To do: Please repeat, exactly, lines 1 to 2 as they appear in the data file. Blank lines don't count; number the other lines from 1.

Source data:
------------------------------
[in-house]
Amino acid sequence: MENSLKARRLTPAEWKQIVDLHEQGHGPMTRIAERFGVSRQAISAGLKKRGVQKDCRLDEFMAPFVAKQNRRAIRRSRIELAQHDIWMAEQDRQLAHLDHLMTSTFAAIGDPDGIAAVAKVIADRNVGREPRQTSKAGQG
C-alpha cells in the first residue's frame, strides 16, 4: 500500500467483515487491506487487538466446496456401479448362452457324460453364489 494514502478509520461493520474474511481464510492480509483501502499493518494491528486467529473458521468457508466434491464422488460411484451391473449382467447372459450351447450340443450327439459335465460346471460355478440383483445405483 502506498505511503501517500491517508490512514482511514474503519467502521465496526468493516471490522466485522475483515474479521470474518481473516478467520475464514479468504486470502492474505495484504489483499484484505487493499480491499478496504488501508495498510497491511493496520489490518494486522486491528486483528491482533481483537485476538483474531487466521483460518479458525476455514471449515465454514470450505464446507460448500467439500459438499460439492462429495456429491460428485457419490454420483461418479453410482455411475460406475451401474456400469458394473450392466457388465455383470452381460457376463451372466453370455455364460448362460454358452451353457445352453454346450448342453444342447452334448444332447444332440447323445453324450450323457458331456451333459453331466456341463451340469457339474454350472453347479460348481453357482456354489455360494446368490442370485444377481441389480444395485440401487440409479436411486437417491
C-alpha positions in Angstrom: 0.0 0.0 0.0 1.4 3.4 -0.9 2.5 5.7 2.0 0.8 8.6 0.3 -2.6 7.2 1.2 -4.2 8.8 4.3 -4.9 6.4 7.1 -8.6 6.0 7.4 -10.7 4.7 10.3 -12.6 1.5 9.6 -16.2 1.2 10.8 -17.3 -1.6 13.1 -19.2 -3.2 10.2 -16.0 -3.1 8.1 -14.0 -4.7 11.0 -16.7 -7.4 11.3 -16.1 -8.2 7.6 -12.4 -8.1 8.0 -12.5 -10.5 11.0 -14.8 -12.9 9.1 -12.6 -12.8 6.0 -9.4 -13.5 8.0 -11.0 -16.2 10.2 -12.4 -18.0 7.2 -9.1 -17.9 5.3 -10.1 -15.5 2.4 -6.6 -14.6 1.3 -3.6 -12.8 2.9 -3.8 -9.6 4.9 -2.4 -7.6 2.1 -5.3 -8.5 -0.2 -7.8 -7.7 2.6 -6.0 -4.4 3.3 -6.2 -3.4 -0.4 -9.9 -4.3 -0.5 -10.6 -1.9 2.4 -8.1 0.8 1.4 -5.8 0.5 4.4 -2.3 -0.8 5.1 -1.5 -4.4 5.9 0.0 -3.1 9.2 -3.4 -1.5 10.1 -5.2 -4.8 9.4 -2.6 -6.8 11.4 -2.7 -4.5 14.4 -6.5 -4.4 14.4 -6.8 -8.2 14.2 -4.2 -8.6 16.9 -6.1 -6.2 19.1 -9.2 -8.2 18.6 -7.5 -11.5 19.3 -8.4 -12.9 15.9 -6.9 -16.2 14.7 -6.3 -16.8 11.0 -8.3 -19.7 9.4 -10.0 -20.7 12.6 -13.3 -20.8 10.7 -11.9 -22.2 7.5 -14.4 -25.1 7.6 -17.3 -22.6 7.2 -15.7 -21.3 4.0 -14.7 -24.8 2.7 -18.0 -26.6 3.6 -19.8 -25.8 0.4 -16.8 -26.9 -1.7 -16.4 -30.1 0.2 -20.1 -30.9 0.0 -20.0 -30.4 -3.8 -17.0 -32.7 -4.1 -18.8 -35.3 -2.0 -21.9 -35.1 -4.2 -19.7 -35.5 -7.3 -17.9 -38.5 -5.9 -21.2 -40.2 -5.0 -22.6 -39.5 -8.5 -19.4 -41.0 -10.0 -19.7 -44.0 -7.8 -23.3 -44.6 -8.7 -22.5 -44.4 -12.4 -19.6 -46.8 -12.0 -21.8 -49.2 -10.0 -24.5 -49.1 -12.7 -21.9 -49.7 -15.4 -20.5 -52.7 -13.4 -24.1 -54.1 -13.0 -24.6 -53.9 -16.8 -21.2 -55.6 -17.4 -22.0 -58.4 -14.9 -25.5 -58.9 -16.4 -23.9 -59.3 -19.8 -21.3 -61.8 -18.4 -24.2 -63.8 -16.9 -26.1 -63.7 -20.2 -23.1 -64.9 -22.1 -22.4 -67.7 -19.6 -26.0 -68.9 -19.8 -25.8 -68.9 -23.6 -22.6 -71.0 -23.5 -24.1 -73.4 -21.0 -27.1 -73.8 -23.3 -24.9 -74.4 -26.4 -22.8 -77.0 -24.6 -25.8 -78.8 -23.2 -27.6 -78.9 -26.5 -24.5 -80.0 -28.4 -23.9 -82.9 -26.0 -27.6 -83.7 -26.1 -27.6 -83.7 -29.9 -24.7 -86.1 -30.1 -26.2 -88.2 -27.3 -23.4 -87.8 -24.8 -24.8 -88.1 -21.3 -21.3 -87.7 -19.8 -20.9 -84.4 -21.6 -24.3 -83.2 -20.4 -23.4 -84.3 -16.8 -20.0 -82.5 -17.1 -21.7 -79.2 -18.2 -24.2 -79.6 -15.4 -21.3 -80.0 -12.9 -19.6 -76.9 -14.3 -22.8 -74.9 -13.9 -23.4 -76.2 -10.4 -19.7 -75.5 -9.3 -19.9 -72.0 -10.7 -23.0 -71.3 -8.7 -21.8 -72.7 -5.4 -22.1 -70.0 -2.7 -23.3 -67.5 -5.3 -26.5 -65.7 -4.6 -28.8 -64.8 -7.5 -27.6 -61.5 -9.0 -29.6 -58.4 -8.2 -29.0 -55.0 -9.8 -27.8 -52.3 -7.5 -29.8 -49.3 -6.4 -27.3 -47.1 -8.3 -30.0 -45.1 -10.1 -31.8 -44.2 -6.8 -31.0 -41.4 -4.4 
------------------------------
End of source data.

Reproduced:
[in-house]
Amino acid sequence: MENSLKARRLTPAEWKQIVDLHEQGHGPMTRIAERFGVSRQAISAGLKKRGVQKDCRLDEFMAPFVAKQNRRAIRRSRIELAQHDIWMAEQDRQLAHLDHLMTSTFAAIGDPDGIAAVAKVIADRNVGREPRQTSKAGQG